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Ten tips to get the most out of the 11th Annual Broad Appétit this weekend

This isn’t just another food festival. It’s an entire street lined with 75 of the best restaurants in town. Trust us, you’ll want to map out a strategy ahead of time.




This Sunday starting at 11 AM is Broad Appétit, a food festival like no other in the area.

Over 75 food vendors from near and far will line W. Broad Street between Henry and Adams. Expect all your local favorites, but this is a great opportunity to check out that restaurant at which you always forget to make a reservation because they’re always busy. Strolling down the street, you’ll suffer from sensory overload.

The festival is a lot to take in, but we at RVAHub consider ourselves somewhat experts at both eating and festival-ing.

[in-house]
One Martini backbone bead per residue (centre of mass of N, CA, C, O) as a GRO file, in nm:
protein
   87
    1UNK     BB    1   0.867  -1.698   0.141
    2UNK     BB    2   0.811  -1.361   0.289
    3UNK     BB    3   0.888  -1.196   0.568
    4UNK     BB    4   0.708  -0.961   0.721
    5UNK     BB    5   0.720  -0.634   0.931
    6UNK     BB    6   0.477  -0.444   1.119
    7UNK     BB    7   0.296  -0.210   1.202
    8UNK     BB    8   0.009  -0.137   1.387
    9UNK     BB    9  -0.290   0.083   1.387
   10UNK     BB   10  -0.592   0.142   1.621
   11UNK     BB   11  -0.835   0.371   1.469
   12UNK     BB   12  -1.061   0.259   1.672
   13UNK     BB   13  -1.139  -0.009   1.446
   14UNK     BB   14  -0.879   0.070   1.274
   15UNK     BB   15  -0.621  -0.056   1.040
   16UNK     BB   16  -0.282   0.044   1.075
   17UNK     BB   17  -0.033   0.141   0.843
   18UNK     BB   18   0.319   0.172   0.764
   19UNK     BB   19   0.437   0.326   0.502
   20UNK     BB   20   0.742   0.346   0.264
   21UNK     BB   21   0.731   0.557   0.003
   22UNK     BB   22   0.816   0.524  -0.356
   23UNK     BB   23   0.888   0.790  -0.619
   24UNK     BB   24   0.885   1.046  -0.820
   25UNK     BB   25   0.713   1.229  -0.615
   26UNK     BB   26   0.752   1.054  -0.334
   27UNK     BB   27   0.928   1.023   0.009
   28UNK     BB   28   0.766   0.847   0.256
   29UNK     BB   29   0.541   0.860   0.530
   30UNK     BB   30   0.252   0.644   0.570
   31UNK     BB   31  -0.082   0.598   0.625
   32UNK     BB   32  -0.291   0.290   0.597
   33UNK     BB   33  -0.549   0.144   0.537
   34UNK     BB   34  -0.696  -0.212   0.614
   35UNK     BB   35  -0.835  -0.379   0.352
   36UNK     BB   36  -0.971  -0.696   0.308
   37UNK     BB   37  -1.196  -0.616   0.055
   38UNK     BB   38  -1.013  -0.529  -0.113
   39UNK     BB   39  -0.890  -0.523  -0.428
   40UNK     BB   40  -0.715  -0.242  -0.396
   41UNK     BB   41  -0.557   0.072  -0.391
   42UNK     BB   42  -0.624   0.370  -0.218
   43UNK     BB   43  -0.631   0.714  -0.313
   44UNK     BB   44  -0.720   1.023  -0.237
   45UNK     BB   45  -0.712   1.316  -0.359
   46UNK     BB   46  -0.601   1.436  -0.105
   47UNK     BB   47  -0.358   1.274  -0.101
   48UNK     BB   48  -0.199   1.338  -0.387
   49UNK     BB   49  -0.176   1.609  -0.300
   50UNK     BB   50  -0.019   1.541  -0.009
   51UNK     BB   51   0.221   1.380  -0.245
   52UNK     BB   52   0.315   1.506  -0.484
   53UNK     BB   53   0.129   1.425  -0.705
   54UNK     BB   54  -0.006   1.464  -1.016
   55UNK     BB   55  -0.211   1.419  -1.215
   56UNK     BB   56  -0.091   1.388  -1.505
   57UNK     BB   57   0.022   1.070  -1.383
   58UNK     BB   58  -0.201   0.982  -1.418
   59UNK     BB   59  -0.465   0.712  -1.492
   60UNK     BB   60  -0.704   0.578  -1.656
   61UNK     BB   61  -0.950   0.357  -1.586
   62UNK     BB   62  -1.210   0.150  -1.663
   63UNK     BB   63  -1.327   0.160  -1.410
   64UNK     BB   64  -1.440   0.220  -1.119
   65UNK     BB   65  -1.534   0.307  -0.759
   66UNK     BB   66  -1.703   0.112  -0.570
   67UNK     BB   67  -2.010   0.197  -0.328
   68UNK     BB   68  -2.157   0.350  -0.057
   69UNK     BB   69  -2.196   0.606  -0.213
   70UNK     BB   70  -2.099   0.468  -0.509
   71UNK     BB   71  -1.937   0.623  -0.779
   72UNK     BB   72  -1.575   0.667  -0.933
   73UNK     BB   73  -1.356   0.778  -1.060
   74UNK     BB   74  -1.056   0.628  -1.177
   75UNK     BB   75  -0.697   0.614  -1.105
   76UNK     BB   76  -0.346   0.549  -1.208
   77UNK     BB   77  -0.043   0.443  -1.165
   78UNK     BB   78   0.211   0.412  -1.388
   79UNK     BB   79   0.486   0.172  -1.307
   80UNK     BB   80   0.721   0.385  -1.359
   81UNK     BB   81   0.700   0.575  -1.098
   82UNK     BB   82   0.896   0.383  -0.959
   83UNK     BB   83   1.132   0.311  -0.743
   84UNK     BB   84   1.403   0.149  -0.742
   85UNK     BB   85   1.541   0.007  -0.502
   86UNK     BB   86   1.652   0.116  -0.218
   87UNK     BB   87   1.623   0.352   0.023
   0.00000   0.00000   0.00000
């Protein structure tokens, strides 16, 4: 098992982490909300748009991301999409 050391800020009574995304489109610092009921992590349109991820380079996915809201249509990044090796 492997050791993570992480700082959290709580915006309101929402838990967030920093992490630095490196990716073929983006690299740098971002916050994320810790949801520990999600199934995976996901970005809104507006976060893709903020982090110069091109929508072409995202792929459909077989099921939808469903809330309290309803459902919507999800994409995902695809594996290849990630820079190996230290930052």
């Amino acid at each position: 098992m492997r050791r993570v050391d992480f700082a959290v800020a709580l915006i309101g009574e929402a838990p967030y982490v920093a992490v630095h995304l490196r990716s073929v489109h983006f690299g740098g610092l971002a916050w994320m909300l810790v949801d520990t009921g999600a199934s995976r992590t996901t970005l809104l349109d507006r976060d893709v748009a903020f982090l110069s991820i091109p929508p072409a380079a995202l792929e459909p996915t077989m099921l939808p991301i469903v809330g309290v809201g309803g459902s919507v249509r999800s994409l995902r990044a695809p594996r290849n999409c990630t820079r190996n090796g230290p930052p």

Here are our ten tips to make the most of Broad Appétit:

  1. Don’t eat breakfast. This is an obvious one but bears repeating. Your belly needs to be close to empty since you’re going shove it full of as much food as possible.
  2. Beer takes a backseat. Beer is only to wash the food down. Focus on food. Don’t fill your belly with beer–it’ll get in the way. Roll to your favorite watering hole after Broad Appétit for libations and digestions.
  3. Go early and be chill. It’s going to get crowded. Be prepared to deal with strollers, upset kids, and those damn people who just stop in the middle of the pathway.